- AWS Consoles are region scoped (except IAM, S3 & Route53)
Here you need to create an AMI, but because AMI are bounded in the regions they are created, they need to be copied across regions for disaster recovery purposes
Placements groups are the answer here, where “cluster” guarantees high network performance (correct answer), whereas “spread” would guarantee independent failures between instances.
When you launch a new EC2 instance, the EC2 service attempts to place the instance in such a way that all of your instances are spread out across underlying hardware to minimize correlated failures. You can use placement groups to influence the placement of a group of interdependent instances to meet the needs of your workload. Depending on the type of workload, you can create a placement group using one of the following placement strategies:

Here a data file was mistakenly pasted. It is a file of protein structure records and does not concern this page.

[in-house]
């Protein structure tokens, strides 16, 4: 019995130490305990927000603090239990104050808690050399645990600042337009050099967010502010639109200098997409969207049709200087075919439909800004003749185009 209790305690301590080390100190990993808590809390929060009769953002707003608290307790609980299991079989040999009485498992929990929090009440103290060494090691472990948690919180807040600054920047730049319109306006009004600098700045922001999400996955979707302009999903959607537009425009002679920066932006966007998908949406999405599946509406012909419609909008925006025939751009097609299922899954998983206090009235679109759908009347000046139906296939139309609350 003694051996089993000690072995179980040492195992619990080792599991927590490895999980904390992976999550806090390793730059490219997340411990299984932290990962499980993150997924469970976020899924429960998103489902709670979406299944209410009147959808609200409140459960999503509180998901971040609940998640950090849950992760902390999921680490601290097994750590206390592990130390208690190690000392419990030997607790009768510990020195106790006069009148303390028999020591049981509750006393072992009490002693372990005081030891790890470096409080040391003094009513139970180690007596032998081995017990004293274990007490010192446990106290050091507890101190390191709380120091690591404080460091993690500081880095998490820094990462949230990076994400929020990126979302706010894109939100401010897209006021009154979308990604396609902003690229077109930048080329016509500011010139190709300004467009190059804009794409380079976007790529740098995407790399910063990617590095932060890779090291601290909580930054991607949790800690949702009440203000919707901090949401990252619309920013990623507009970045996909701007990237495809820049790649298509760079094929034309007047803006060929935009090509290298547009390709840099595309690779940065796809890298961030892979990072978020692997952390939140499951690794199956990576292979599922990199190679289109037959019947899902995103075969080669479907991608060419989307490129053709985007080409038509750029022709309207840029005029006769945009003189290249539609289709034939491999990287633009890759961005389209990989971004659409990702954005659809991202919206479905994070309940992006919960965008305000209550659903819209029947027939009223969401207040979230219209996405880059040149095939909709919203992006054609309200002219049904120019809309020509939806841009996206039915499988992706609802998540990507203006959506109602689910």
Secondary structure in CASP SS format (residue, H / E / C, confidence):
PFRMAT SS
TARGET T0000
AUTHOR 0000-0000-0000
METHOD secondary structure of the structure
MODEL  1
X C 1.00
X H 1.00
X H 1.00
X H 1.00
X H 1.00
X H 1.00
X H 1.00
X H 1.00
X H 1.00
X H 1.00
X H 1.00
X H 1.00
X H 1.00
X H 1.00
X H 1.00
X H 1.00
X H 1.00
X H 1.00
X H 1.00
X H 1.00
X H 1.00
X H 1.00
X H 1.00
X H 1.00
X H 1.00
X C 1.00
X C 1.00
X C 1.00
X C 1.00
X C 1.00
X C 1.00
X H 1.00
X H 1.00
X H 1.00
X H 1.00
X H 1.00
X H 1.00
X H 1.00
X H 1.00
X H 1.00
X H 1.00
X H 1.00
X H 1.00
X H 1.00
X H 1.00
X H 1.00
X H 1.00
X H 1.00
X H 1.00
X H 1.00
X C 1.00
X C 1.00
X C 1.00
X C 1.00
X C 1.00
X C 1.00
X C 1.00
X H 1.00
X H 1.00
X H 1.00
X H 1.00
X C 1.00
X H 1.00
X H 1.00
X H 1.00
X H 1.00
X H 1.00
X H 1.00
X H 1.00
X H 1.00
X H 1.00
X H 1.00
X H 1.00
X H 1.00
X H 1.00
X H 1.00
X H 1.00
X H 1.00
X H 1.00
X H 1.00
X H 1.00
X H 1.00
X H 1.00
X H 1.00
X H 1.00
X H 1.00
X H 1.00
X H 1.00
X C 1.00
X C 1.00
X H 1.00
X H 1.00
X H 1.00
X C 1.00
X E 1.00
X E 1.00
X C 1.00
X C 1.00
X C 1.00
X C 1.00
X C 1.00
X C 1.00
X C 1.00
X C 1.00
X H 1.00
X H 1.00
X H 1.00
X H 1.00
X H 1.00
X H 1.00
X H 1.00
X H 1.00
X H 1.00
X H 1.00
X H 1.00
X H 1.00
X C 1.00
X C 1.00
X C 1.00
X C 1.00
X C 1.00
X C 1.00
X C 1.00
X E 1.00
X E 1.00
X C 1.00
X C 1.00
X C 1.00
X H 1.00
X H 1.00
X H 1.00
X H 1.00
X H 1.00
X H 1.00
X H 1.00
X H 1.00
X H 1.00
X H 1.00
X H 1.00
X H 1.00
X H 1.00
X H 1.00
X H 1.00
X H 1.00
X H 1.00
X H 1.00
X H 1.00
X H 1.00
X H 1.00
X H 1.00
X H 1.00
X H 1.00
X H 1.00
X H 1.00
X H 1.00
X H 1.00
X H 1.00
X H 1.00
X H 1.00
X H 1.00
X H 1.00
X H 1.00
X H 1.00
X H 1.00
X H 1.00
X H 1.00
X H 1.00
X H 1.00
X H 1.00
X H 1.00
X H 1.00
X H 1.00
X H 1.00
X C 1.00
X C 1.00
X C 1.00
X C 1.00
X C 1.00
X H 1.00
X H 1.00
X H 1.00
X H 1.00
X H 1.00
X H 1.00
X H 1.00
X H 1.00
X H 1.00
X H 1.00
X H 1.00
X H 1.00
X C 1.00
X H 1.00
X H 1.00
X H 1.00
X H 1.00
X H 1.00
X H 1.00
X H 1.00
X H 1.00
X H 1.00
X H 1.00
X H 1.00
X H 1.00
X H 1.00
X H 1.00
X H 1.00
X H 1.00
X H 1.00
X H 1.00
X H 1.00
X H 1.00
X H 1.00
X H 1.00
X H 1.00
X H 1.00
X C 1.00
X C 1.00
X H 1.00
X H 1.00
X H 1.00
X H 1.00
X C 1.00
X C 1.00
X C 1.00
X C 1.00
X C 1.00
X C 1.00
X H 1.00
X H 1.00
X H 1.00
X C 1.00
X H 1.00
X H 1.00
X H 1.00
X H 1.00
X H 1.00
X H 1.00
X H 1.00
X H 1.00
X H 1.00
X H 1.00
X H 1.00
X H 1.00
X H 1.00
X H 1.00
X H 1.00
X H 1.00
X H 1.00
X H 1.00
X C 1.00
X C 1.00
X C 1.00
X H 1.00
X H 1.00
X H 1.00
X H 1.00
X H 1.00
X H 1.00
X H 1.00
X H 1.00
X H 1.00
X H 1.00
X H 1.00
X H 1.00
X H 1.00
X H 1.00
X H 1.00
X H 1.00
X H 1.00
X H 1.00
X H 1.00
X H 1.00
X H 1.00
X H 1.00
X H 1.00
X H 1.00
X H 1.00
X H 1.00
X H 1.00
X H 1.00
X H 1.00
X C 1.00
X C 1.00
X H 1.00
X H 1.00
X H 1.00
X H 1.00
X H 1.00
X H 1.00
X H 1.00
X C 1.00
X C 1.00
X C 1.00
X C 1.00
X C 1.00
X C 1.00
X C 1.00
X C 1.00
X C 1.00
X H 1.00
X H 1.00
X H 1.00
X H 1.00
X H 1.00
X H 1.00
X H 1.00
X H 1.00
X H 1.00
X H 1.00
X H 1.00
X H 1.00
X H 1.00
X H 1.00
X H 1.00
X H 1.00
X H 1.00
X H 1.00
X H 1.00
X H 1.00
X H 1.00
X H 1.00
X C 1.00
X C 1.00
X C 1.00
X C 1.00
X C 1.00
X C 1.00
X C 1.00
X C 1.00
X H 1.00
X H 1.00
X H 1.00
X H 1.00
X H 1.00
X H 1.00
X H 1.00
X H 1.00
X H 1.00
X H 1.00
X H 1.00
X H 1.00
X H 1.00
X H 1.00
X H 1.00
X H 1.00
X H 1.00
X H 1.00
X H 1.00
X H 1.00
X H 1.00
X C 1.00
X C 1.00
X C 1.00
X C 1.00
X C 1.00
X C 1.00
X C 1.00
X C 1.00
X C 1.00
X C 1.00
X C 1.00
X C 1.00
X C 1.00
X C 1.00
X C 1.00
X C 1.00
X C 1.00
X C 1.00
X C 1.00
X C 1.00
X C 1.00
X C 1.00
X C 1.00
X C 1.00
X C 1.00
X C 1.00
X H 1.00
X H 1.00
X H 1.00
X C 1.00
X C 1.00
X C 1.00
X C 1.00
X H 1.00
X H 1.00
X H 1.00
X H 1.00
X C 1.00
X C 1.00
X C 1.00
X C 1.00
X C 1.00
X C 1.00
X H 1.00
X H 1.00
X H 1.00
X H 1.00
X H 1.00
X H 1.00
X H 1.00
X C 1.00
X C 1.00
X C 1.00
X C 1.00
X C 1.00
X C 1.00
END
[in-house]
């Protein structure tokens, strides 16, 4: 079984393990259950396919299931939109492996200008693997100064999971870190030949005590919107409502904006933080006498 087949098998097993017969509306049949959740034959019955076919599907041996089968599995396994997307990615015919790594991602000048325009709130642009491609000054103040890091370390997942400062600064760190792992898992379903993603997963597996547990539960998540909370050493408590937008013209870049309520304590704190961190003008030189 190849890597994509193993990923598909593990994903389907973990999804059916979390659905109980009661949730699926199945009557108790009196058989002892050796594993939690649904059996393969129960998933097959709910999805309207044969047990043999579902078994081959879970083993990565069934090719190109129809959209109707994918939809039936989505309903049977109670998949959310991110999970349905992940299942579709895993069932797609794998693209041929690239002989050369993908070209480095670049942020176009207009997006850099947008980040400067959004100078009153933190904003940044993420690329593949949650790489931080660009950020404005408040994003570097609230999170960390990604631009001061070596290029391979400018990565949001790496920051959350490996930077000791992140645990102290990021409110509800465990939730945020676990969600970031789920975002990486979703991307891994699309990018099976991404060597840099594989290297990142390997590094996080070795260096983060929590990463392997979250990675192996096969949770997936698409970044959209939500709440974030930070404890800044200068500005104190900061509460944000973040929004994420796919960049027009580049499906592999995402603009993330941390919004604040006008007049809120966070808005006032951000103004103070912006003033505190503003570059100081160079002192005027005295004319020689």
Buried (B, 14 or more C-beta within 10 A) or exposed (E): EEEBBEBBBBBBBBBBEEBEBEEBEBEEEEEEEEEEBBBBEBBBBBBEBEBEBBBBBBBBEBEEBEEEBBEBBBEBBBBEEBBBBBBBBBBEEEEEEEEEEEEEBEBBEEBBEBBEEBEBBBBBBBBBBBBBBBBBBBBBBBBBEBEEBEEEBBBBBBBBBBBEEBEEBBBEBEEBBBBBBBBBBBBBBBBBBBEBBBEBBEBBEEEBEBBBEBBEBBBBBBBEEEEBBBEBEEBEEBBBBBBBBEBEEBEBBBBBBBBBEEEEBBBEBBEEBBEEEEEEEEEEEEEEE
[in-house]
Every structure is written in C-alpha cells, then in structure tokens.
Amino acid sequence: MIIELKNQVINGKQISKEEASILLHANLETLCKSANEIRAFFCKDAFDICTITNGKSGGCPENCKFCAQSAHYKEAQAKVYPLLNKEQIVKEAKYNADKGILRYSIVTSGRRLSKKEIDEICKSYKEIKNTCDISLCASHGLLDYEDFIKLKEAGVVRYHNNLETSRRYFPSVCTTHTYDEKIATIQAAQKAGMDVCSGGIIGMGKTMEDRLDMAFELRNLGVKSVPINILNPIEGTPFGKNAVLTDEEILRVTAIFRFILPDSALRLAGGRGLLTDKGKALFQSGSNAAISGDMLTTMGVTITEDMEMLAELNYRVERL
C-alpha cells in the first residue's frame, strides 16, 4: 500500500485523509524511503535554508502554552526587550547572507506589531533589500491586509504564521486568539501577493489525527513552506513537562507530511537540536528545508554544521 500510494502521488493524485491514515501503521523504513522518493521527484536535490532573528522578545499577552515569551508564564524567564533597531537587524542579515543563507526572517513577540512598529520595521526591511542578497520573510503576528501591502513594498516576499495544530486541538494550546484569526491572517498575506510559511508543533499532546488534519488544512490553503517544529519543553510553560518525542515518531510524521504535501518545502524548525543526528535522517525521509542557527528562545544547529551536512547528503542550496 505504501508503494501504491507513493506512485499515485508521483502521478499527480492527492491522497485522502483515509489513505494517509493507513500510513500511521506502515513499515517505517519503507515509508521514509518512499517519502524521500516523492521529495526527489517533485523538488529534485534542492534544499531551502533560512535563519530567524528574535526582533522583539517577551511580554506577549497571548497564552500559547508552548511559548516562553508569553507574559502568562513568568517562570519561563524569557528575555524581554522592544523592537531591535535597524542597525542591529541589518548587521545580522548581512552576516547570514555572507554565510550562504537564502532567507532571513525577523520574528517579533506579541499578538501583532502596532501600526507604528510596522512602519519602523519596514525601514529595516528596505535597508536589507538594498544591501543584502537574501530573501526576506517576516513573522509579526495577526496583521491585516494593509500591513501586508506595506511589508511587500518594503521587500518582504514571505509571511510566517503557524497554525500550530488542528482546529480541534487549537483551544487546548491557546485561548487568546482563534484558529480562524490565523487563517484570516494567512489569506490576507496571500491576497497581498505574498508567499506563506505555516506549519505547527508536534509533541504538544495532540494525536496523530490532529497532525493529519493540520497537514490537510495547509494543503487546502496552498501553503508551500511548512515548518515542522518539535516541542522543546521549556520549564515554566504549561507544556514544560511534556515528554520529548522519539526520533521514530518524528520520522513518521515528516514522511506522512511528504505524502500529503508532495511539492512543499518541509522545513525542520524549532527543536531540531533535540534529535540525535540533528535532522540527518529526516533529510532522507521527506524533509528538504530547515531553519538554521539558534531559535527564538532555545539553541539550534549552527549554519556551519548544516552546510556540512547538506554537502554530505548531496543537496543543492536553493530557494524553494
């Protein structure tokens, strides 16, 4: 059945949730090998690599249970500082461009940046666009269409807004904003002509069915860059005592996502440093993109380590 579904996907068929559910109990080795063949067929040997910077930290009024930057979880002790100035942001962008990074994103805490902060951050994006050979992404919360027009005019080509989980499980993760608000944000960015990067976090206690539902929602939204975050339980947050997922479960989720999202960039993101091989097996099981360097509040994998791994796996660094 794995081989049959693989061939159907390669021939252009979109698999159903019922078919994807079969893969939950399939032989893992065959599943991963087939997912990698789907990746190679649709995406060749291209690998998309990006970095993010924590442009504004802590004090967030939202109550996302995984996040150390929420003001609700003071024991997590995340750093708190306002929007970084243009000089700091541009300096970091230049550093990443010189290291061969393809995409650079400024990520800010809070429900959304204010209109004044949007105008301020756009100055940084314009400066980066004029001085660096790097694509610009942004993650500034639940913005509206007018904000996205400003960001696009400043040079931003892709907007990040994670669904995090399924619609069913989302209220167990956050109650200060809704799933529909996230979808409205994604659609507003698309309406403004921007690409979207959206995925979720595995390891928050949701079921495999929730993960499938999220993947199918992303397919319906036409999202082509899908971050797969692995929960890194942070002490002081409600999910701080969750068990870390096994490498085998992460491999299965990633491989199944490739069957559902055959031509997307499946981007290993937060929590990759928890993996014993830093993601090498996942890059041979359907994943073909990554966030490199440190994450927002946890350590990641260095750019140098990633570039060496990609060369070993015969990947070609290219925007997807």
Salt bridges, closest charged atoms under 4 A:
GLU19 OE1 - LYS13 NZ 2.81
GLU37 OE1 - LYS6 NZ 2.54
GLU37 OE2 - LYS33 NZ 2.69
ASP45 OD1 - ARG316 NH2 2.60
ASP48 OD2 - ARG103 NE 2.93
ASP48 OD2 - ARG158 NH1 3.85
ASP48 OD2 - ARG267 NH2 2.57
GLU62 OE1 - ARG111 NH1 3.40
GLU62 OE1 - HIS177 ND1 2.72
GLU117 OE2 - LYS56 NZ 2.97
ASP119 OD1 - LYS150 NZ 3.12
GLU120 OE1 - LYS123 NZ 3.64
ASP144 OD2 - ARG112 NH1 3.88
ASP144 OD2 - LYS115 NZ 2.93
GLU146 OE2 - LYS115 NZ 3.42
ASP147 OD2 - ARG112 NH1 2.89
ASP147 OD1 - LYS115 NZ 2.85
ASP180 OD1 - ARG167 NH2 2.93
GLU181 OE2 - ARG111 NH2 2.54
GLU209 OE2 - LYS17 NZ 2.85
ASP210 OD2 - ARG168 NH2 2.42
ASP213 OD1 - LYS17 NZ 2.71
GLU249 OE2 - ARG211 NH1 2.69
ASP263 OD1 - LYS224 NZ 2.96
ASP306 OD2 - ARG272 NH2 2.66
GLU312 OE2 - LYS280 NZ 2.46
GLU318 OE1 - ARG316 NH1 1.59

Cluster – packs instances close together inside an Availability Zone. This strategy enables workloads to achieve the low-latency network performance necessary for tightly-coupled node-to-node communication that is typical of HPC applications.
Partition – spreads your instances across logical partitions such that groups of instances in one partition do not share the underlying hardware with groups of instances in different partitions. This strategy is typically used by large distributed and replicated workloads, such as Hadoop, Cassandra, and Kafka.
Spread – strictly places a small group of instances across distinct underlying hardware to reduce correlated failures.
There is no charge for creating a placement group.